Cigars, charities, and ceviche were all the rage July 10 at the seventh annual Charity Off the Hook event at Ivy City Smokehouse. The industry fundraiser was a smorgasbord of local chefs serving up some of their best seafood creations for a sea of 500 guests.
The goal was to raise money for six charities expected to split the money evenly; funds were generated from the $65-per-person ticket sales (which included both food and booze — not a bad deal) and silent auction items.
Here were some highlights from the open-bar gathering, which was an aggressive order for a Monday night:
Chloe’s coming: Aspiring restaurateur Haidar Karoum says Chloe — his first solo restaurant — just started construction last week at Navy Yard and plans to open in October. The one-time chef behind Proof, Estadio, and Doi Moi tells Eater that taking off a year as a chef is like “a dog not being able to go to a park.”
Gravitas needs some cash: Chef Matt Baker says he’s now in fundraising mode via Kickstarter to pay for the final details needed to open his restaurant and urban garden in Ivy City this year. His current goal is $25,000.
Amazon Prime-Like Deals: Some of the auction items seemed like a steal. One good get: A framed and matted picture of John Lennon with Yoko Ono, signed by her, that was only going for around $200. Other cool items: A signed Caps hockey stick and Air Jordans.
The Point was on point: The longest wait of the night was for the non-local chef’s table. The Point in Arnold, a huge crab destination near Annapolis, was cooking up seared scallops over sweet corn. Chef Bobby Jones, who thinks no one has any idea where Arnold is, told Eater he came up with the recipe that morning. They’ve been sourcing from Ivy City’s Profish for the past decade.
Lessons learned: Atlas Brew Works was back this year and opted for smaller-sized kegs after dealing with too many leftovers in the past. One on tap: The 1500 South Cap Lager, the beer produced in partnership with the Washington Nationals.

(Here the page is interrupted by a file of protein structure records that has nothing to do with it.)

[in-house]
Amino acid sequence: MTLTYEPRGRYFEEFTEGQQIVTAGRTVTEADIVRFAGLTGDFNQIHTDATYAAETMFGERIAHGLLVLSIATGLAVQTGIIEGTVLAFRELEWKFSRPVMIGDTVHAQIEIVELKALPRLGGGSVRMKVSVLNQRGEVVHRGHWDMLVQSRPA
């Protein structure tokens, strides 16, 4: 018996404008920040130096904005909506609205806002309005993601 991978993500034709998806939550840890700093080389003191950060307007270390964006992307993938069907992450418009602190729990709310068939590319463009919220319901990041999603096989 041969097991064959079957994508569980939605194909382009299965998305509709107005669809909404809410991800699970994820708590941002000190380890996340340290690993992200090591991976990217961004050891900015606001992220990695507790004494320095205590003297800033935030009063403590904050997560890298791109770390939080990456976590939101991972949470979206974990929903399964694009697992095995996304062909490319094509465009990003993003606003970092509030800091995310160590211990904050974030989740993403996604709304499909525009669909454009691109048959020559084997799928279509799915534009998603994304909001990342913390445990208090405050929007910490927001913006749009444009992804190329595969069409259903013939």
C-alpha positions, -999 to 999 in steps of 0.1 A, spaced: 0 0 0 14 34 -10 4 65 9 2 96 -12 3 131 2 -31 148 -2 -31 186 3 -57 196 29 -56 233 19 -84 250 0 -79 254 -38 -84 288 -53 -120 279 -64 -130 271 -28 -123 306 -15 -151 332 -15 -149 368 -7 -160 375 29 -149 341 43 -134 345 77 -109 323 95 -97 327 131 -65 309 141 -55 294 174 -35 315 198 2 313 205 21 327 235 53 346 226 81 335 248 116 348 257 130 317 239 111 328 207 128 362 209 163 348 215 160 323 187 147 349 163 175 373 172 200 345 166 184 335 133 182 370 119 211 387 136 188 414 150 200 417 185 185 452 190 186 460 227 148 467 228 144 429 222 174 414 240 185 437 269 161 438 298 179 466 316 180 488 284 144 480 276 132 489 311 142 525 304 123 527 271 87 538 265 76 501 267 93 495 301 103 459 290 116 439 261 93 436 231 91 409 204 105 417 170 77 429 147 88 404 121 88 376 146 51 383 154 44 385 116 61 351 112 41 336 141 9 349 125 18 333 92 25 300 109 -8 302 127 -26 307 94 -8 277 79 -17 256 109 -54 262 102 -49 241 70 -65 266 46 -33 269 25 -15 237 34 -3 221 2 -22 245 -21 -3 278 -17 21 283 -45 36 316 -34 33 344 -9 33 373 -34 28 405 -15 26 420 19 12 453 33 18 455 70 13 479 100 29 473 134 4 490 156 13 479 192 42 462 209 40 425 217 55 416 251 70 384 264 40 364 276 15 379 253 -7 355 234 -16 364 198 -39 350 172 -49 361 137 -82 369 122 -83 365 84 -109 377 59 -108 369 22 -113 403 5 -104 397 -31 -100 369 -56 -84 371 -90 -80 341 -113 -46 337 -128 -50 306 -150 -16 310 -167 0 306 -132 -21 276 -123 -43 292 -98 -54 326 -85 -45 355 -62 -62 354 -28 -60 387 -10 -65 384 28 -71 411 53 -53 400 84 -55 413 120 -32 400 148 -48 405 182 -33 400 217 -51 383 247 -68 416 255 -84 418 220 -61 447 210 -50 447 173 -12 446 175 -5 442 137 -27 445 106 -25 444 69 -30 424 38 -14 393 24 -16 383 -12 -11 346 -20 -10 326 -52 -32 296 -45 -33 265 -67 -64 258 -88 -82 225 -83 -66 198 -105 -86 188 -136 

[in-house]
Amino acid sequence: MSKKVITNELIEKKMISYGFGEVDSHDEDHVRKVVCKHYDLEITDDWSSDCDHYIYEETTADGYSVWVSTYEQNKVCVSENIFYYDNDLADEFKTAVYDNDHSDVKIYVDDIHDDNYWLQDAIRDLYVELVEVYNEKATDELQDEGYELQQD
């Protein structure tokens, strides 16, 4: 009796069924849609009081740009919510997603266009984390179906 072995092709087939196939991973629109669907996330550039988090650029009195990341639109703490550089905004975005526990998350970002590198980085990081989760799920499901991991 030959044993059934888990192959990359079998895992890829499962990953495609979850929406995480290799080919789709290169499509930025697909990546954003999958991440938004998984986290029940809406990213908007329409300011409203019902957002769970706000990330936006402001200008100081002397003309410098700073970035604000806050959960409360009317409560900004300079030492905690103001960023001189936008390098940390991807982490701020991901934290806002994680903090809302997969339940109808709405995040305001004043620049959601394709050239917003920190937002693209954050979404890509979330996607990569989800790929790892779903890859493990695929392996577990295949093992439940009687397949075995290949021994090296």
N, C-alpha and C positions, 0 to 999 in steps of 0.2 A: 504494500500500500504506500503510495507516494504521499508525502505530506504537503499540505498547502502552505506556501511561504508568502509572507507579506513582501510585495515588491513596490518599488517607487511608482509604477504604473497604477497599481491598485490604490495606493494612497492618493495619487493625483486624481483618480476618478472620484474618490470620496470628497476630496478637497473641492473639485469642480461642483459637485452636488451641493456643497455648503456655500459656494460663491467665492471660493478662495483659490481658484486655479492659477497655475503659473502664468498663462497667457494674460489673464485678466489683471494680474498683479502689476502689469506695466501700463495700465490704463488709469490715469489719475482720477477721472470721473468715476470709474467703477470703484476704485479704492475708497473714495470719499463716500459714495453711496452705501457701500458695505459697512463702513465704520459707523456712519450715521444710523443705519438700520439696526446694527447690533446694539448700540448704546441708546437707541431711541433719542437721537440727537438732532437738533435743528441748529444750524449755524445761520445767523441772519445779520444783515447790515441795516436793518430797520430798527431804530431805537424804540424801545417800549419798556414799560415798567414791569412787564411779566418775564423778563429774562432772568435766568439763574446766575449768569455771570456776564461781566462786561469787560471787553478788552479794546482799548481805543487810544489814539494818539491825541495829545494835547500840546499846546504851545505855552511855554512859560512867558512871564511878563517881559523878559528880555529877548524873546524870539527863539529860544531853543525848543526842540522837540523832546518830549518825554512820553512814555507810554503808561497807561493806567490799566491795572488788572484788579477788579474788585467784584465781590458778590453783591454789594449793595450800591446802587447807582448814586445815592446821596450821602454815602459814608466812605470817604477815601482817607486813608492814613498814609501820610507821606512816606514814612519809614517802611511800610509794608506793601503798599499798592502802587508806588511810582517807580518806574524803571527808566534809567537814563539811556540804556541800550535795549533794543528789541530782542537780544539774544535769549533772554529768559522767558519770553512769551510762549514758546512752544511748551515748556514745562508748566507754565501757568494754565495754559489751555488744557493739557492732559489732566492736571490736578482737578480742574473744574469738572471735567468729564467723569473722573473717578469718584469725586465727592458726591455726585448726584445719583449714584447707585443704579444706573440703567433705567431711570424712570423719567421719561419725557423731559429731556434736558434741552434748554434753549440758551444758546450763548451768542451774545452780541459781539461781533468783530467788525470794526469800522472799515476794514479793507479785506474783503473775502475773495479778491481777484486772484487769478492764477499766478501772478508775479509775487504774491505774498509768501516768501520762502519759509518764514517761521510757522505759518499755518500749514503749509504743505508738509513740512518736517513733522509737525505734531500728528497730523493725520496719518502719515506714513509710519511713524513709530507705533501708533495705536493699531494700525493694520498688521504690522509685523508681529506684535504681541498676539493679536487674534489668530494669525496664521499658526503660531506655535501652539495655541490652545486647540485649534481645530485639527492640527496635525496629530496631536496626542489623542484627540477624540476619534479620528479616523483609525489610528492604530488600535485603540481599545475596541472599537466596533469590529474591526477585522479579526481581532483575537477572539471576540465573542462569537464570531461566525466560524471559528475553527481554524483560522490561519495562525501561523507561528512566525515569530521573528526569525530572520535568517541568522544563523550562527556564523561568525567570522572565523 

Being fashionably late was a bad idea: Planners were calling for about 350 attendees, but that number soon ballooned to 500. As a result, Casolare and many others ran out of food hours early. And all of Rappahannock Oyster Bar’s 700 shucked bivalves on ice were slurped up fast. The event apparently wasn’t sold out at the door, but some attributed pre-event press for the sudden spike in sales.
Further evidence of high attendance: So. Much. Trash.
The pressure was on: Ivy City Smokehouse chef Alberto Bollera repped his host restaurant well with scallop and shrimp ceviche with melon sticks. “I feel like people want something sweet,” he said. There were also passed sliders, but one was plenty (carbo-loading is an amateur move at a big food event).
Most out-of-the box dish: Momofuku CCDC had kombu (aka, seaweed) cured fluke.
What the DJ was playing: Montell Jordan’s “This Is How We Do It” was on. And apparently the “Cupid Shuffle” is back (a bunch of people broke out into the proper dance for it).
Battle of the booze: New Columbia Distillers says out of the two cocktails it was mixing — negronis, and gin and tonic — the latter was the most ordered. Meanwhile, One Eight Distilling was pimping out its whiskey — claiming it’s the first grain-to-glass rye whiskey distilled, aged, and bottled in D.C. since Prohibition. Mini shots went fast.